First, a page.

Meditation For MBAs: Train Your Mind, Improve Your Game — Part III

Essentially, you’ll choose someone to whom you’d like to send lovingkindness. It may be the person or pet you just imagined, or you may choose someone else. Start with someone with whom your relationship is easy and open. You’ll imagine seeing or feeling this person in front of you and will silently send the following phrases from your heart to them, feeling what it’s like to say them to your recipient and sensing what the impact is on him or her.

May you be safe.

May you be happy.

May you be healthy.

May you live with ease.

Take time to internally say and send the feeling behind each phrase. Notice what you feel in your body as you send each one. You may find that some phrases are easy to send and some are hard—or maybe all of them are hard to do, that you’re just not feelin’ it. If it’s hard, that’s okay. Stick with the practice nonetheless. In so doing, you’re both becoming conscious of where your heart may be a bit closed and you’re planting seeds that will sprout later. As with mindfulness meditation, you want to be in relationship to what is, as it is. If your heart feels closed, notice that as kindly and gently as you can. And as with mindfulness meditation, you have an anchor for your attention—in this case the phrases. If your mind wanders off, just return to repeating the phrases and sending the intention behind them to the recipient.

You can repeat these phrases to this same person for the duration of your practice session, or you can change the recipient of your well wishes after a few rounds of the phrases. While the traditional teaching suggests sending lovingkindness to oneself first, many meditation teachers have found that Westerners can be hard on themselves and it can be easier to “moisten” the heart by sending lovingkindness to someone to whom our hearts are quite open and then proceed to ourselves. So if you’d like to change recipients, you’re next! Imagine yourself facing yourself in your mind’s eye, or tune in to your body as you send the following phrases to yourself:

May I be safe.

May I be happy.

May I be healthy.

May I live with ease.

Notice what you experience as you send and receive the phrases. You might feel touched, joyful, uncomfortable, angry, unloving, full of grief, mechanical, or any other number of feelings. Everything is allowed.

As you do this practice, you may find some phrases spontaneously arise for you that you’d like to use. I recently decided to incorporate the phrase “May you/I feel connected, loved, and supported” into my practice. At the same time, try not to make the practice too complex and have dozens of phrases from which to choose. In sum, feel free to be creative and use what has meaning for you, but don’t go overboard with it!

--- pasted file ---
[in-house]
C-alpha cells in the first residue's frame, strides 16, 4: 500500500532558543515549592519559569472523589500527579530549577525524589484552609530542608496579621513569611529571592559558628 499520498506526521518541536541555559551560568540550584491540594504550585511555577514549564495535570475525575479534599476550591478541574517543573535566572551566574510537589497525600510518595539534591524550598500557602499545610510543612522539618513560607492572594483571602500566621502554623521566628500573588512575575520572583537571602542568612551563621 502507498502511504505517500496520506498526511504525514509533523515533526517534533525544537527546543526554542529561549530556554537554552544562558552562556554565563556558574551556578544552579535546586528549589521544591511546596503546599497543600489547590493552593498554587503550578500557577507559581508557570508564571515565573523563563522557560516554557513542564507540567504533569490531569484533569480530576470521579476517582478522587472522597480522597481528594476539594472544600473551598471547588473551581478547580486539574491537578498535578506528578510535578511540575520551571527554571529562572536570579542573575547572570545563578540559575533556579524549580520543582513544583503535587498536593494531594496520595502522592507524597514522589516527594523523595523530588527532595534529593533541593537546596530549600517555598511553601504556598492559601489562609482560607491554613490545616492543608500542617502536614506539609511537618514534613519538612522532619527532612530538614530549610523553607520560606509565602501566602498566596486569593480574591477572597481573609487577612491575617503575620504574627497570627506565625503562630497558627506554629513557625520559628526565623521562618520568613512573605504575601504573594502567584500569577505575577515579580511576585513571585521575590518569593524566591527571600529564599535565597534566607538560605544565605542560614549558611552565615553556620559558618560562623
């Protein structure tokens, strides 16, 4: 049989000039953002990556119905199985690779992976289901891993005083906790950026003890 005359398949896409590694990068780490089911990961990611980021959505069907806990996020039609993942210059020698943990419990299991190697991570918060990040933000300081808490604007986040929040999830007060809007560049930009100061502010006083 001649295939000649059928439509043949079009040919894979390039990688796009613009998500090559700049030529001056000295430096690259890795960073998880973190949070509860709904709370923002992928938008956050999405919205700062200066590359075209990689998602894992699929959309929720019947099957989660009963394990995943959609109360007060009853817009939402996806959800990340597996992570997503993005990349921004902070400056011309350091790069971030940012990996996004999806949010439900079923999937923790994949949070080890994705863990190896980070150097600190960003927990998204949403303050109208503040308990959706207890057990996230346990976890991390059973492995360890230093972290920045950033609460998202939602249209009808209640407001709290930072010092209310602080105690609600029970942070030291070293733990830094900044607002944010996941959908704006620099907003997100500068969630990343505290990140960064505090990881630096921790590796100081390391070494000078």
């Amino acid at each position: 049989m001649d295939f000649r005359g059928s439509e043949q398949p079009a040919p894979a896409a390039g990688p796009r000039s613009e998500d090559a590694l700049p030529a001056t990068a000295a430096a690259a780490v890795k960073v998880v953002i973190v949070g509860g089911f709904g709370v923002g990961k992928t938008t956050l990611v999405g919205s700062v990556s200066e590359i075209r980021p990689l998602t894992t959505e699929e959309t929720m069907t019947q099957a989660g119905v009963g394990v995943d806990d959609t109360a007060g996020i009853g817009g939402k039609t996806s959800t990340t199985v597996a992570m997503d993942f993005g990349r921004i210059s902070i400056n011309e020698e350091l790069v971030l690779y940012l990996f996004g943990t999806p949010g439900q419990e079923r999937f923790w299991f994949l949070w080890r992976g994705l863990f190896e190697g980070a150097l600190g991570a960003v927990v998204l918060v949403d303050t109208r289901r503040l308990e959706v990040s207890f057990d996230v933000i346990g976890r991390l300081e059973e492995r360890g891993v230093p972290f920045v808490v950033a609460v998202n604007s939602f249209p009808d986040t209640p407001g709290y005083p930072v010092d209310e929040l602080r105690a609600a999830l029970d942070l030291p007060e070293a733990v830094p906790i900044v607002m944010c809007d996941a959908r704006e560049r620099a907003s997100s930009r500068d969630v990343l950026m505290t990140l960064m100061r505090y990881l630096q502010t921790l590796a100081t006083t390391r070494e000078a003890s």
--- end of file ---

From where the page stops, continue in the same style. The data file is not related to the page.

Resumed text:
Some people find they can get a lot of mileage and heart opening by doing the lovingkindness practice for just themselves for months at a time. This may be just what the doctor ordered. You may also want to experiment with extending lovingkindness in more challenging situations. You might pick a neutral person next, someone for whom you have no emotional connection or charge. This might be someone who lives in your apartment building, a guy at the gym, or one of the baristas at your favorite café. You might also try sending lovingkindness to someone with whom you are having some relationship challenges. Believe me, this can be hard to do! A super-advanced practice is to send it to someone you find really difficult or downright dislike. Through sending lovingkindness to “difficult” people, I’ve often been able to shift my attitude at least a little bit toward them. Finally, if you’re feeling really big hearted some days, wish that all beings may be safe, happy, and healthy. It feels really good!

If in a particular sitting period you find it really too hard to send lovingkindness to yourself or others, repeat this phrase and observe what happens inside you:

For whatever it is I am feeling right now, may I hold this too with kindness.

You may choose to do a sitting practice consisting entirely of lovingkindness meditation, or you may do mindfulness meditation and precede or follow it with a few minutes of lovingkindness meditation. You can also practice lovingkindness meditation “on the spot.” Sometimes when I’m walking down the street, I’ll look at the passersby and silently send a phrase to each one of them. When I do this, it often feels as if I’m sending people anonymous presents, which I find delightful.

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